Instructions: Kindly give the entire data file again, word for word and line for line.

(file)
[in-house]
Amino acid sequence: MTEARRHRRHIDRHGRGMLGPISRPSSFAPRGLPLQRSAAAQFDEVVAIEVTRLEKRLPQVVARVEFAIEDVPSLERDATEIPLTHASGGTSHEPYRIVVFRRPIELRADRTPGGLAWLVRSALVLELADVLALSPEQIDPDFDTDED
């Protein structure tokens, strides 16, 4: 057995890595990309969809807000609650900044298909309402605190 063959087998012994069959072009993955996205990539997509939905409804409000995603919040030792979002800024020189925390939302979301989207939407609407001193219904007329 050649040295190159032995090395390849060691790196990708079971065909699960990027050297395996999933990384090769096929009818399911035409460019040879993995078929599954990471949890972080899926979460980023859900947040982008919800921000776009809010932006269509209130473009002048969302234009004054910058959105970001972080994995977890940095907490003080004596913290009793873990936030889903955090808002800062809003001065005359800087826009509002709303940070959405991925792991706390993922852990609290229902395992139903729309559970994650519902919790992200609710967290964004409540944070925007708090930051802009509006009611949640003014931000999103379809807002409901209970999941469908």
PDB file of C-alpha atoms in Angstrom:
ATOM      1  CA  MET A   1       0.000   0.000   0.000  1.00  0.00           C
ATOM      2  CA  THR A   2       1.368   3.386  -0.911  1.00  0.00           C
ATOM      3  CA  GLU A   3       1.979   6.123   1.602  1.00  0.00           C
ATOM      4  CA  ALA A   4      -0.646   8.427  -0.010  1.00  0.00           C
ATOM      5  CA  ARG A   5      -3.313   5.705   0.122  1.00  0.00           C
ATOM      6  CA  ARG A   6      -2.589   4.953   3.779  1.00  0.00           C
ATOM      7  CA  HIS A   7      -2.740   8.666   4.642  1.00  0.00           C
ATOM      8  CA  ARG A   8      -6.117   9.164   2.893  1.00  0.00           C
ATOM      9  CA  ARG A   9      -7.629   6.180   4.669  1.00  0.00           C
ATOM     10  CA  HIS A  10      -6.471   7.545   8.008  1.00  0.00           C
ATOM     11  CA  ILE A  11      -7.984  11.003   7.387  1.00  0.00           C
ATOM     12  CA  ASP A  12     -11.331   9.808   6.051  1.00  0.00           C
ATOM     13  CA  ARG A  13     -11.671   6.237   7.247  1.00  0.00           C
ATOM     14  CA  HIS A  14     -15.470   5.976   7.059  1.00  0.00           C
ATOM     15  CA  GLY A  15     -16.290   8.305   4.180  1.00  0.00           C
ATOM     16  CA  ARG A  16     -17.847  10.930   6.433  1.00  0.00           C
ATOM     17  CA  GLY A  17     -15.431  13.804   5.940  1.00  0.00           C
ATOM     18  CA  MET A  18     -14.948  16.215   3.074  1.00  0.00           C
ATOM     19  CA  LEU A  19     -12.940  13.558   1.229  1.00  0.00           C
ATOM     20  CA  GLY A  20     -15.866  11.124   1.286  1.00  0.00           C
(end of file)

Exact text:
[in-house]
Amino acid sequence: MTEARRHRRHIDRHGRGMLGPISRPSSFAPRGLPLQRSAAAQFDEVVAIEVTRLEKRLPQVVARVEFAIEDVPSLERDATEIPLTHASGGTSHEPYRIVVFRRPIELRADRTPGGLAWLVRSALVLELADVLALSPEQIDPDFDTDED
């Protein structure tokens, strides 16, 4: 057995890595990309969809807000609650900044298909309402605190 063959087998012994069959072009993955996205990539997509939905409804409000995603919040030792979002800024020189925390939302979301989207939407609407001193219904007329 050649040295190159032995090395390849060691790196990708079971065909699960990027050297395996999933990384090769096929009818399911035409460019040879993995078929599954990471949890972080899926979460980023859900947040982008919800921000776009809010932006269509209130473009002048969302234009004054910058959105970001972080994995977890940095907490003080004596913290009793873990936030889903955090808002800062809003001065005359800087826009509002709303940070959405991925792991706390993922852990609290229902395992139903729309559970994650519902919790992200609710967290964004409540944070925007708090930051802009509006009611949640003014931000999103379809807002409901209970999941469908």
PDB file of C-alpha atoms in Angstrom:
ATOM      1  CA  MET A   1       0.000   0.000   0.000  1.00  0.00           C
ATOM      2  CA  THR A   2       1.368   3.386  -0.911  1.00  0.00           C
ATOM      3  CA  GLU A   3       1.979   6.123   1.602  1.00  0.00           C
ATOM      4  CA  ALA A   4      -0.646   8.427  -0.010  1.00  0.00           C
ATOM      5  CA  ARG A   5      -3.313   5.705   0.122  1.00  0.00           C
ATOM      6  CA  ARG A   6      -2.589   4.953   3.779  1.00  0.00           C
ATOM      7  CA  HIS A   7      -2.740   8.666   4.642  1.00  0.00           C
ATOM      8  CA  ARG A   8      -6.117   9.164   2.893  1.00  0.00           C
ATOM      9  CA  ARG A   9      -7.629   6.180   4.669  1.00  0.00           C
ATOM     10  CA  HIS A  10      -6.471   7.545   8.008  1.00  0.00           C
ATOM     11  CA  ILE A  11      -7.984  11.003   7.387  1.00  0.00           C
ATOM     12  CA  ASP A  12     -11.331   9.808   6.051  1.00  0.00           C
ATOM     13  CA  ARG A  13     -11.671   6.237   7.247  1.00  0.00           C
ATOM     14  CA  HIS A  14     -15.470   5.976   7.059  1.00  0.00           C
ATOM     15  CA  GLY A  15     -16.290   8.305   4.180  1.00  0.00           C
ATOM     16  CA  ARG A  16     -17.847  10.930   6.433  1.00  0.00           C
ATOM     17  CA  GLY A  17     -15.431  13.804   5.940  1.00  0.00           C
ATOM     18  CA  MET A  18     -14.948  16.215   3.074  1.00  0.00           C
ATOM     19  CA  LEU A  19     -12.940  13.558   1.229  1.00  0.00           C
ATOM     20  CA  GLY A  20     -15.866  11.124   1.286  1.00  0.00           C